One of the last points concerning ear cropping is the belief that the procedure is not medically necessary. Typically, like the spay or neuter, cropping ears is done before health issues arise and not always in the face of disease. Cropping the ears changes the morphology of the ear and increases airflow to the deeper canals; this open type of morphology has been shown to help prevent otitis externa(1). Chronic ear infections can create a longstanding painful medical condition, where surgery is often required to open up the ear canal and improve the condition. In addition to ear infections, ear hematomas are another painful condition of the ear. Removal of a large portion of the pinna helps prevent ear hematoma formation. Although I am not advocating cropping all dogs’ ears to prevent disease, dogs that are cropped as per the breed standard, can have these beneficial medical side effects.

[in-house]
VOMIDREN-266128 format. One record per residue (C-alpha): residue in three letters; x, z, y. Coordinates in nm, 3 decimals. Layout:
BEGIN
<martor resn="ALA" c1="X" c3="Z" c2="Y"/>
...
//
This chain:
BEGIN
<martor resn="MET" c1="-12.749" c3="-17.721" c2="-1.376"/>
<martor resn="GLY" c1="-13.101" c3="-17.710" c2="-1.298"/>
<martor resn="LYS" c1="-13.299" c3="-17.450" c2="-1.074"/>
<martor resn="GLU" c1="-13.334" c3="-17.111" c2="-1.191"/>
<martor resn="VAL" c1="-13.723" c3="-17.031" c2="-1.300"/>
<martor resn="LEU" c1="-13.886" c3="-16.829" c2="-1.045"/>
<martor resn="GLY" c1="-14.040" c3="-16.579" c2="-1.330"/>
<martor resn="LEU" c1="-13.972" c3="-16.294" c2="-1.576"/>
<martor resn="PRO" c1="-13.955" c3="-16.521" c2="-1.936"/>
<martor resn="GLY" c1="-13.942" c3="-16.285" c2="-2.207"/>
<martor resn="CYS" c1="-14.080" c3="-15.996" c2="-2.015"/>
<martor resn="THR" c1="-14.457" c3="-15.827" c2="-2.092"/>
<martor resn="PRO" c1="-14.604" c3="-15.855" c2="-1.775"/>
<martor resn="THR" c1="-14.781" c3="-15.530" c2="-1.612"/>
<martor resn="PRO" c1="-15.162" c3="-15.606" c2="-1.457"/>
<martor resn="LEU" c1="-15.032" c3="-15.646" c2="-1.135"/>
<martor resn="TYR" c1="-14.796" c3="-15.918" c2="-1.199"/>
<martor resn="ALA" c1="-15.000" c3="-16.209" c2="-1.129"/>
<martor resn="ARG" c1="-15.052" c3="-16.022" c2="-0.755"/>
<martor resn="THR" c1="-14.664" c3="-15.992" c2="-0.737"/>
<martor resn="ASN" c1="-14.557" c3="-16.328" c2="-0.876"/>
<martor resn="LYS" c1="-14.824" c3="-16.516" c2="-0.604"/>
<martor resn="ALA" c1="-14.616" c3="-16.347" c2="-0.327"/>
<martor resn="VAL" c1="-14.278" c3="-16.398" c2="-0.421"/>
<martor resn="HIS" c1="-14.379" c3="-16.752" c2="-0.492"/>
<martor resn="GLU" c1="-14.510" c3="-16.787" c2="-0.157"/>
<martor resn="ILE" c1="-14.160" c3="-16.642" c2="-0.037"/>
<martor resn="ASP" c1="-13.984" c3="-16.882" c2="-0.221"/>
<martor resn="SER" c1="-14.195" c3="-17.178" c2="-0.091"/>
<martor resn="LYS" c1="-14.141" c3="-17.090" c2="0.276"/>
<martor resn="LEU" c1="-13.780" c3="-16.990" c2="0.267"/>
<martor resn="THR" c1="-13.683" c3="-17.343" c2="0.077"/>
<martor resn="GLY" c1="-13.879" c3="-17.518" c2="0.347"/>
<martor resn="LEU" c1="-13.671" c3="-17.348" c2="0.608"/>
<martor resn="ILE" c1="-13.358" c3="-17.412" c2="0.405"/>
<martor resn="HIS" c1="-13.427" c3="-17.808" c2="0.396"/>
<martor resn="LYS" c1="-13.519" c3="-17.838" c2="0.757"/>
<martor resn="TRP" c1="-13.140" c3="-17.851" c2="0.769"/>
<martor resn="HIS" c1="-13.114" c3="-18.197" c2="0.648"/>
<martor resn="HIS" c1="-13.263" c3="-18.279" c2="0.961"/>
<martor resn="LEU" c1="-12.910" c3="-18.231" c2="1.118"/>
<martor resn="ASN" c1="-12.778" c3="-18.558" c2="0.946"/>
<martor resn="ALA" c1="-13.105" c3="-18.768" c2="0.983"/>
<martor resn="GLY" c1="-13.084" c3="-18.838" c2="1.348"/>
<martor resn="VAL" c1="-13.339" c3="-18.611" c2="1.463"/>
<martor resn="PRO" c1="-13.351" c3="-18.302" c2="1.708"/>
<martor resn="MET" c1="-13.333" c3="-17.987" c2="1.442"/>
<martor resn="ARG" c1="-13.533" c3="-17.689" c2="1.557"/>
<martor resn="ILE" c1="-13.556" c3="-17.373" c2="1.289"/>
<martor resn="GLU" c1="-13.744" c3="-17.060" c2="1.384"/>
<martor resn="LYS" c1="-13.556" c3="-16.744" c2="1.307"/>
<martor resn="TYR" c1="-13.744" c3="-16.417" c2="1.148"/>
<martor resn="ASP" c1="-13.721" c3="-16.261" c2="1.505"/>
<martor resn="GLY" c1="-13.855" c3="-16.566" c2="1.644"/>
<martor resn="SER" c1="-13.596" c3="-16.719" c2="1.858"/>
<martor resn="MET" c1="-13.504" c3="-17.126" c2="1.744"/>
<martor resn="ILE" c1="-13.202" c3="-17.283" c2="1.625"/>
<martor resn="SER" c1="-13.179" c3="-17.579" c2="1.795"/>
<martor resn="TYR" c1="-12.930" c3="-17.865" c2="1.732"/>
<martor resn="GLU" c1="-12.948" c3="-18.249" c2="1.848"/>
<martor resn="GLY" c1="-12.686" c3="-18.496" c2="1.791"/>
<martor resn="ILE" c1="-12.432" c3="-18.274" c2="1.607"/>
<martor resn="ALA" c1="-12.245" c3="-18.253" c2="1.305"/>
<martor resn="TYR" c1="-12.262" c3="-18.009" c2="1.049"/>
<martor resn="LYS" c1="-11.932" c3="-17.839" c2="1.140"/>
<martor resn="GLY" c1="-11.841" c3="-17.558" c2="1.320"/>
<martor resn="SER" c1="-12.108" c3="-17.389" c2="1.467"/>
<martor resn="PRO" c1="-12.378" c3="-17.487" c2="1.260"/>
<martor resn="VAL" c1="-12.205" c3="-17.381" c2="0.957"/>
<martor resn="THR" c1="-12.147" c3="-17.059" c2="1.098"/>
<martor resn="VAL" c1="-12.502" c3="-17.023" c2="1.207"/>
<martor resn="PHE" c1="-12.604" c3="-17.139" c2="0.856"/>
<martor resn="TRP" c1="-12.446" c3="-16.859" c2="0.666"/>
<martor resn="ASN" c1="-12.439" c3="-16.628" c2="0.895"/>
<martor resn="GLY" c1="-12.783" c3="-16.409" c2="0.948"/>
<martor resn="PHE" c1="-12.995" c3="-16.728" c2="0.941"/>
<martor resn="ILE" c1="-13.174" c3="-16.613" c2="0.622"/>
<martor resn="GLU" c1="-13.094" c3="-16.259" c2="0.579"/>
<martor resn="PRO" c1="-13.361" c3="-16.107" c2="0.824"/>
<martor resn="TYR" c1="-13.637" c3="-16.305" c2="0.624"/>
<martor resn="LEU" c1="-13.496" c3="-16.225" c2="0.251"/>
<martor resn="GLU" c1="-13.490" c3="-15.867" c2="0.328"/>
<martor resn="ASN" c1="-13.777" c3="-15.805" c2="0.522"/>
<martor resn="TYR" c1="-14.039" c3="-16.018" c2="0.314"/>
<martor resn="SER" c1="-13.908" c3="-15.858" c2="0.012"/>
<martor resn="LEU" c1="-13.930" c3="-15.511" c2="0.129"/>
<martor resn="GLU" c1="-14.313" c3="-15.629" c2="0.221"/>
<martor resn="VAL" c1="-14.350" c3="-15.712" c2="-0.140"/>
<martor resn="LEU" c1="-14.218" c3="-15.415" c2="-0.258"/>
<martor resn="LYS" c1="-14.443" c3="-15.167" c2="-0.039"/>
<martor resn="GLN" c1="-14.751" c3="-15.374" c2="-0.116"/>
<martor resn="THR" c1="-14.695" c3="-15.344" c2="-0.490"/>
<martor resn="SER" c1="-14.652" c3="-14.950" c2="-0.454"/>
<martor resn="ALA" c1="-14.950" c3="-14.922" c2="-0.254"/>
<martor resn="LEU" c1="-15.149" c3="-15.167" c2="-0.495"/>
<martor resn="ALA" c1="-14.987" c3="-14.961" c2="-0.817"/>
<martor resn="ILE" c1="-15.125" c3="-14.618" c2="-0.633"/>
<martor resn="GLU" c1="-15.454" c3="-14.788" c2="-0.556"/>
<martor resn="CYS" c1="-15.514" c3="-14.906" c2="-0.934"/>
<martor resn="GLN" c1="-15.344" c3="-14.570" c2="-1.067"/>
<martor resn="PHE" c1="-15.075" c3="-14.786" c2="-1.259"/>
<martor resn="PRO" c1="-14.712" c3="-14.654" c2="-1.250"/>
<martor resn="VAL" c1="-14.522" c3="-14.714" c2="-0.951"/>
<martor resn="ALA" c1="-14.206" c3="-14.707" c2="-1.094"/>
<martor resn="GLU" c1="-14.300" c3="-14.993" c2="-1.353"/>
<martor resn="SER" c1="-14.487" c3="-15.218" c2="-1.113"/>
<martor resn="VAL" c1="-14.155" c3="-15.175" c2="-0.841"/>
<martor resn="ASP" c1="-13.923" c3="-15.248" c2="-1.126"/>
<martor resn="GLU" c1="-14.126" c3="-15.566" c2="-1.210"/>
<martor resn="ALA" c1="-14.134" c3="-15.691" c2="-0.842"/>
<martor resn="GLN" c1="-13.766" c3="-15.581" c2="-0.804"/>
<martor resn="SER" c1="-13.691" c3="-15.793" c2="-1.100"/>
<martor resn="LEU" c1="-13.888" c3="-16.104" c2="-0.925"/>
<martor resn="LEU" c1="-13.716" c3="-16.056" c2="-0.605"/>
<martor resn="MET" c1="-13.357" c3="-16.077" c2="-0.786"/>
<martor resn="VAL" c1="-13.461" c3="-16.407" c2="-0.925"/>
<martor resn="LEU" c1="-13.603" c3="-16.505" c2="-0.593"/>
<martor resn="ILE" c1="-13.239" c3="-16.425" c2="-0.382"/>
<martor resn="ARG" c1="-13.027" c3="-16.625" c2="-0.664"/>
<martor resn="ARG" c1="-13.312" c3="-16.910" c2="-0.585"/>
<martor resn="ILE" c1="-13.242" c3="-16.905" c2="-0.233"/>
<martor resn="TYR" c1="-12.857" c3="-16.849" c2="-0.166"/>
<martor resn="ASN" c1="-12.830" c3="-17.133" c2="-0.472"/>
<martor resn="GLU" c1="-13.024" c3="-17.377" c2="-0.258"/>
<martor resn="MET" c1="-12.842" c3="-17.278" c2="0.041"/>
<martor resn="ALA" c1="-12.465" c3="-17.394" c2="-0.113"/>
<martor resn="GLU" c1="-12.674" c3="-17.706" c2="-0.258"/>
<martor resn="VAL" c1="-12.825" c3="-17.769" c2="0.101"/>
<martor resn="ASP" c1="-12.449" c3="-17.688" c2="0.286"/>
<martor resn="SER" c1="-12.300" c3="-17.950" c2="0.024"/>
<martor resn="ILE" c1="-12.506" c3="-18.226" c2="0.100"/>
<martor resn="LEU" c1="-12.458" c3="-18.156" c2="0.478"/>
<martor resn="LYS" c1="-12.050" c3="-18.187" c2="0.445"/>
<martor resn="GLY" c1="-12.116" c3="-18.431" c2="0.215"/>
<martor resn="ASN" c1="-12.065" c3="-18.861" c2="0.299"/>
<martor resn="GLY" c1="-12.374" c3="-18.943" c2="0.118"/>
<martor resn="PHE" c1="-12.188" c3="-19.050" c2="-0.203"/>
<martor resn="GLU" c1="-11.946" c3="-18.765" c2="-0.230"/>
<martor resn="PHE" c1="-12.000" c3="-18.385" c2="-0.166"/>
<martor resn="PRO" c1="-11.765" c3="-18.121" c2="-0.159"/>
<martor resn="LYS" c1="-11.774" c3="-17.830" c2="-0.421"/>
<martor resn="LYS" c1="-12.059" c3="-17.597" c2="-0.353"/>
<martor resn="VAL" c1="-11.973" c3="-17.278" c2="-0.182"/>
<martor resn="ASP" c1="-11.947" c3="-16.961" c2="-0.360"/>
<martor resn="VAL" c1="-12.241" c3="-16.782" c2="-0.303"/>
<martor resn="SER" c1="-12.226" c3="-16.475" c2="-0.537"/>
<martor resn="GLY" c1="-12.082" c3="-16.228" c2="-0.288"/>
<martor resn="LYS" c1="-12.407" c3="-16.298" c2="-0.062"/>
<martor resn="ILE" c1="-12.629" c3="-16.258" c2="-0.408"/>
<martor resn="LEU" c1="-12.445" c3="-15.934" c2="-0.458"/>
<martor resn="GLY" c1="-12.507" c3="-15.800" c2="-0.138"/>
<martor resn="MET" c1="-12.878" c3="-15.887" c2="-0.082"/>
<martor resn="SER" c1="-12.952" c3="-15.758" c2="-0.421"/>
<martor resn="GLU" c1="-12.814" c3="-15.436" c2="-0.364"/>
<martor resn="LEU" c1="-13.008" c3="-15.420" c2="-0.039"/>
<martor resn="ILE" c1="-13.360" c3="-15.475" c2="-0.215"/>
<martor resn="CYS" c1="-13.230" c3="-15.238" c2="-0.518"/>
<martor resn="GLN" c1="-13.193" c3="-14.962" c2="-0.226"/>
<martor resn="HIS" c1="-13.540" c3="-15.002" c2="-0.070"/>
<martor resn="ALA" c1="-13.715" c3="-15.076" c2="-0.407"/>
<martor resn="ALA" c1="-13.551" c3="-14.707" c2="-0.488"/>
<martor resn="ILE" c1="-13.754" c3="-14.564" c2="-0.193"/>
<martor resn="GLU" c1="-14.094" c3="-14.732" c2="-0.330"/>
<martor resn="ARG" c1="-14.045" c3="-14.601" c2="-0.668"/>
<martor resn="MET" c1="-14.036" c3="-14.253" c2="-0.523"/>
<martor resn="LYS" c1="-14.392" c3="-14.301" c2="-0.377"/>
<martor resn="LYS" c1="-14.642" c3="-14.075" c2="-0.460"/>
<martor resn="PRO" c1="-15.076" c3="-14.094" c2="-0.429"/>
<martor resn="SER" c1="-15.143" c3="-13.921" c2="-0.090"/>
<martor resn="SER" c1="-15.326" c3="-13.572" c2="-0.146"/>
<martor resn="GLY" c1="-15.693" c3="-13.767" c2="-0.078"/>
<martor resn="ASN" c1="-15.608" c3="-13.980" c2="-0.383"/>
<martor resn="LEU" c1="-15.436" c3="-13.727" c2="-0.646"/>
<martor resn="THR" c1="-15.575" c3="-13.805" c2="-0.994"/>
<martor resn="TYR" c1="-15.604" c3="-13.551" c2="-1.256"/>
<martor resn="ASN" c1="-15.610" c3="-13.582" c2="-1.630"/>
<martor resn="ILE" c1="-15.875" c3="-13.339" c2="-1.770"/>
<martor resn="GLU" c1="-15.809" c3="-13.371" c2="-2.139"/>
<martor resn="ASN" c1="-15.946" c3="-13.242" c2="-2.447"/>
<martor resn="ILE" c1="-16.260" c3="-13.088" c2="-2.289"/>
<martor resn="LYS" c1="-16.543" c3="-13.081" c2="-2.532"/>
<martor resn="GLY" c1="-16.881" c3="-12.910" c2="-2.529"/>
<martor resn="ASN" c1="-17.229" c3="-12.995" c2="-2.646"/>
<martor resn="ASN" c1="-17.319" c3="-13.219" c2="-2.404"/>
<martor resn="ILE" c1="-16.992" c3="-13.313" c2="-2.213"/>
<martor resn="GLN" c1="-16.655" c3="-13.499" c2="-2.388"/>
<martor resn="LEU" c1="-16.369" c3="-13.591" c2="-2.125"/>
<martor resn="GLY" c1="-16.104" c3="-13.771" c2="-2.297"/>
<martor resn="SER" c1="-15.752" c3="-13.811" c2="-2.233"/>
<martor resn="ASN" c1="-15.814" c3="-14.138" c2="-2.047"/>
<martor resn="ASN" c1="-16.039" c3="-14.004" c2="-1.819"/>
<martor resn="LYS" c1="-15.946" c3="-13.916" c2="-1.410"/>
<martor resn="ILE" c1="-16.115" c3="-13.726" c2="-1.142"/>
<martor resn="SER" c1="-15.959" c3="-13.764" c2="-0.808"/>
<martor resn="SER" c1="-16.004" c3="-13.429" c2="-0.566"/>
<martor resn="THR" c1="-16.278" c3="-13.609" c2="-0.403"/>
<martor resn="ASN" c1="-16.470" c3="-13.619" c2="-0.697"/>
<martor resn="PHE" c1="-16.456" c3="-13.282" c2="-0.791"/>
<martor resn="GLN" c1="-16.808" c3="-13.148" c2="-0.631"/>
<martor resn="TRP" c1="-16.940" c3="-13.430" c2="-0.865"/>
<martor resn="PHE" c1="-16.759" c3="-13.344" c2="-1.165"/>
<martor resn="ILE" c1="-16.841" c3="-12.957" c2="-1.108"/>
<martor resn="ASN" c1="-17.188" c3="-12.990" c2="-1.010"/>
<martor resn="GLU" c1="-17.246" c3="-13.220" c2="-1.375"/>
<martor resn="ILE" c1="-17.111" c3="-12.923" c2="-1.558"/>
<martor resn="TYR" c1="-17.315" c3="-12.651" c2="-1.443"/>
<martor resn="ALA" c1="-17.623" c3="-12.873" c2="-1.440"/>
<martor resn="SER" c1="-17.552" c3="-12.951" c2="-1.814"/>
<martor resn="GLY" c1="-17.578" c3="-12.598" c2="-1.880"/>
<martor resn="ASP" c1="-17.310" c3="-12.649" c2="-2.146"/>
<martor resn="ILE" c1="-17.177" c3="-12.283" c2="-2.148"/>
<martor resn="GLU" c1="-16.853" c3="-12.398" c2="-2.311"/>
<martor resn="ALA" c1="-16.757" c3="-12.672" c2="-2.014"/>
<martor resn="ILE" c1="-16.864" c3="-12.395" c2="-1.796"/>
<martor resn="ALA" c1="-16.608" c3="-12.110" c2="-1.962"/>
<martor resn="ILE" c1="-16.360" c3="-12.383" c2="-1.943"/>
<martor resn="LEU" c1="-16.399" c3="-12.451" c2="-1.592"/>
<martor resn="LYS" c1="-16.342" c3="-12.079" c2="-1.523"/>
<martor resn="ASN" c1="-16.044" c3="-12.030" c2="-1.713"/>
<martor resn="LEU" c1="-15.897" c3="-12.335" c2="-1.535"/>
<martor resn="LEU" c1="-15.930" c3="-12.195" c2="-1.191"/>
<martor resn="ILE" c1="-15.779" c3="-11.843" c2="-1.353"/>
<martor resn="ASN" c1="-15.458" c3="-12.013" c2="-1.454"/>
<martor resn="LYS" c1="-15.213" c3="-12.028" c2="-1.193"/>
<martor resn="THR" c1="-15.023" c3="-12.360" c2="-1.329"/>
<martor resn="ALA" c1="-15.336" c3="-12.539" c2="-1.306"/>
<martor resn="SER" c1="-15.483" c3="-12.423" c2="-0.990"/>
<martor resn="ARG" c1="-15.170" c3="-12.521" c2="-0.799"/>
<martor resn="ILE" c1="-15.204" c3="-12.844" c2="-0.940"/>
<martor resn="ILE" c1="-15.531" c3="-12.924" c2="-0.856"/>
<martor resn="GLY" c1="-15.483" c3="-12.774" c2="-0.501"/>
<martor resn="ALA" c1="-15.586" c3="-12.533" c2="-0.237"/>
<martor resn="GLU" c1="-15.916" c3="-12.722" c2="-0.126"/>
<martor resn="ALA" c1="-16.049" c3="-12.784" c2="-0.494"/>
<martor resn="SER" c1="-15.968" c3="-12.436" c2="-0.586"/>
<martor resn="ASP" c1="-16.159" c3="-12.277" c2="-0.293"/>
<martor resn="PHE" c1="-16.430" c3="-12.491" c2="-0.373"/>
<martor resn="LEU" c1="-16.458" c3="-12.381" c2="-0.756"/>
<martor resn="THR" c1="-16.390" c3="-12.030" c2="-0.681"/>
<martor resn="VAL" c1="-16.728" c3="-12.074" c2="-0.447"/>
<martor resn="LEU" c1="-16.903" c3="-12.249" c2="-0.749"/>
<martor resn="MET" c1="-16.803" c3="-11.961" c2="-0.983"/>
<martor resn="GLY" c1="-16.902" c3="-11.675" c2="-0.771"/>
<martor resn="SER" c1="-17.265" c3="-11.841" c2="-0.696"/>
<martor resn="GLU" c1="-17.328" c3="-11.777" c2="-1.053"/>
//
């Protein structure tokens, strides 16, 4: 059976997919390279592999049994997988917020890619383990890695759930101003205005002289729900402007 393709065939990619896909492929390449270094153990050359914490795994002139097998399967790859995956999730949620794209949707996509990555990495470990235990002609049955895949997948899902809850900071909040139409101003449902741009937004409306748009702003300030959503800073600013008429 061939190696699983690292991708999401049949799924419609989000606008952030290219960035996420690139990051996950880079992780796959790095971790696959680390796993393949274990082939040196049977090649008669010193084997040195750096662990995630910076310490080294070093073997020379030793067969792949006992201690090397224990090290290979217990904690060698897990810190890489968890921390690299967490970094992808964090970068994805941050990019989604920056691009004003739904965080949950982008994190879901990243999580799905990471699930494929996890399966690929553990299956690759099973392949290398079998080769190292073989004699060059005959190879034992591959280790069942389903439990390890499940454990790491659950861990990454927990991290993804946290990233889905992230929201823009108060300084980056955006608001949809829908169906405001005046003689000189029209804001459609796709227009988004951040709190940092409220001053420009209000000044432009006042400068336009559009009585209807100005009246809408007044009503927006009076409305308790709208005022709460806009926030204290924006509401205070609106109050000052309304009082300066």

After considering these concerns and concluding they did not provide enough reason not to crop, I had to address the reasons why I wanted to crop, because in some ways I do enjoy those big floppy ears. I eventually decided to crop because I did not want the tradition and heritage encompassing a cropped animal to be lost forever. I am a big fan of natural history and native cultures; many indigenous peoples practice self-modification using neck rings, lip plates and earpieces that distort their physiques. Many of these cultures begin these practices early, long before consent is possible. While I cannot condone all body modification acts, to me it would be wrong to ban practices such as nose piercing or lip plates; every culture has it’s own set of beauty standards and many North Americans practice similar, socially accepted, methods of body modification. Even though I may not choose these practices for myself, I know these modifications represent an important aspect of the cultural heritage and tradition of many cultures.